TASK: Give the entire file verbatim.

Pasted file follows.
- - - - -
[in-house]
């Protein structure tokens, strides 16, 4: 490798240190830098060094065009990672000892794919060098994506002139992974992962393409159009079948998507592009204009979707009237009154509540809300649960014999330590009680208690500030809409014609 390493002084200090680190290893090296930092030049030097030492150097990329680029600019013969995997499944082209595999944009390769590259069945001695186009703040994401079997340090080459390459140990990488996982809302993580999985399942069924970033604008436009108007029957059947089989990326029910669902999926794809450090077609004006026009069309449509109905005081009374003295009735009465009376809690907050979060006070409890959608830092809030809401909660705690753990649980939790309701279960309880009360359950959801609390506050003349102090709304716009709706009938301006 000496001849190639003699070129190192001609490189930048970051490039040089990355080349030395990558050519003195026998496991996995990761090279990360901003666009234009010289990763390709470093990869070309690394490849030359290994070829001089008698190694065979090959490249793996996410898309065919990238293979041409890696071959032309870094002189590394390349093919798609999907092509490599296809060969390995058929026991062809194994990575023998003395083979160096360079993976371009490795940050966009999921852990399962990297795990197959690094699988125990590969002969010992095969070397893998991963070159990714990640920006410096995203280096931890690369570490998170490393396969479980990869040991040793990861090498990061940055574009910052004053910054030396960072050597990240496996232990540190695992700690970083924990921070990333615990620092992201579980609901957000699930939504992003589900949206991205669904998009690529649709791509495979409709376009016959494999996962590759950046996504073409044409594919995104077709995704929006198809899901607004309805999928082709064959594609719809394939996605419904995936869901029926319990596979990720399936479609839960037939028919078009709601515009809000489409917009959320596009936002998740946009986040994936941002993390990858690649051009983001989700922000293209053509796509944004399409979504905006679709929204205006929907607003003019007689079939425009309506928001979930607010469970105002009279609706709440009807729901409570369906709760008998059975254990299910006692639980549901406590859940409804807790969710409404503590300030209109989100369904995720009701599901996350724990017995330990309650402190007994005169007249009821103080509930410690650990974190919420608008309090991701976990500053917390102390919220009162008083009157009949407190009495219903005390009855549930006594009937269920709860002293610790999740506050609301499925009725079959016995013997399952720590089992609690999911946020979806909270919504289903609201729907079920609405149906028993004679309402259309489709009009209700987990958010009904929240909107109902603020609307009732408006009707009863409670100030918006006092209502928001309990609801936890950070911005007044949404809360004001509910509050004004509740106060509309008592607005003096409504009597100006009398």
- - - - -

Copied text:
[in-house]
């Protein structure tokens, strides 16, 4: 490798240190830098060094065009990672000892794919060098994506002139992974992962393409159009079948998507592009204009979707009237009154509540809300649960014999330590009680208690500030809409014609 390493002084200090680190290893090296930092030049030097030492150097990329680029600019013969995997499944082209595999944009390769590259069945001695186009703040994401079997340090080459390459140990990488996982809302993580999985399942069924970033604008436009108007029957059947089989990326029910669902999926794809450090077609004006026009069309449509109905005081009374003295009735009465009376809690907050979060006070409890959608830092809030809401909660705690753990649980939790309701279960309880009360359950959801609390506050003349102090709304716009709706009938301006 000496001849190639003699070129190192001609490189930048970051490039040089990355080349030395990558050519003195026998496991996995990761090279990360901003666009234009010289990763390709470093990869070309690394490849030359290994070829001089008698190694065979090959490249793996996410898309065919990238293979041409890696071959032309870094002189590394390349093919798609999907092509490599296809060969390995058929026991062809194994990575023998003395083979160096360079993976371009490795940050966009999921852990399962990297795990197959690094699988125990590969002969010992095969070397893998991963070159990714990640920006410096995203280096931890690369570490998170490393396969479980990869040991040793990861090498990061940055574009910052004053910054030396960072050597990240496996232990540190695992700690970083924990921070990333615990620092992201579980609901957000699930939504992003589900949206991205669904998009690529649709791509495979409709376009016959494999996962590759950046996504073409044409594919995104077709995704929006198809899901607004309805999928082709064959594609719809394939996605419904995936869901029926319990596979990720399936479609839960037939028919078009709601515009809000489409917009959320596009936002998740946009986040994936941002993390990858690649051009983001989700922000293209053509796509944004399409979504905006679709929204205006929907607003003019007689079939425009309506928001979930607010469970105002009279609706709440009807729901409570369906709760008998059975254990299910006692639980549901406590859940409804807790969710409404503590300030209109989100369904995720009701599901996350724990017995330990309650402190007994005169007249009821103080509930410690650990974190919420608008309090991701976990500053917390102390919220009162008083009157009949407190009495219903005390009855549930006594009937269920709860002293610790999740506050609301499925009725079959016995013997399952720590089992609690999911946020979806909270919504289903609201729907079920609405149906028993004679309402259309489709009009209700987990958010009904929240909107109902603020609307009732408006009707009863409670100030918006006092209502928001309990609801936890950070911005007044949404809360004001509910509050004004509740106060509309008592607005003096409504009597100006009398």